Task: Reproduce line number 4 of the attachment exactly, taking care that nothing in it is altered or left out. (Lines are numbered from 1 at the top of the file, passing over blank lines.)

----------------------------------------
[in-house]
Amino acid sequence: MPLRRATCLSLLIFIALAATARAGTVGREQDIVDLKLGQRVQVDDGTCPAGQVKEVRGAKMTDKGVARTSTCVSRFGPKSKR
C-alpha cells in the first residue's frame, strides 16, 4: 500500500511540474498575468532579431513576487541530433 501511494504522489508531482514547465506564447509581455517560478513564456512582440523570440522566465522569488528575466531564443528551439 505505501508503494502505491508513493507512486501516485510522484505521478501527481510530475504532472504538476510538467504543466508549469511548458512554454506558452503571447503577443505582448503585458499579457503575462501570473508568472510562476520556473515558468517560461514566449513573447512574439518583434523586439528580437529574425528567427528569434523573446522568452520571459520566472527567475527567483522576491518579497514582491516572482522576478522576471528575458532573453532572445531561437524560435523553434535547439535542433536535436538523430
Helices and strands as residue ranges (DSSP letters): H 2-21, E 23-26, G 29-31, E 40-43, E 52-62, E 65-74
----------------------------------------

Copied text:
Helices and strands as residue ranges (DSSP letters): H 2-21, E 23-26, G 29-31, E 40-43, E 52-62, E 65-74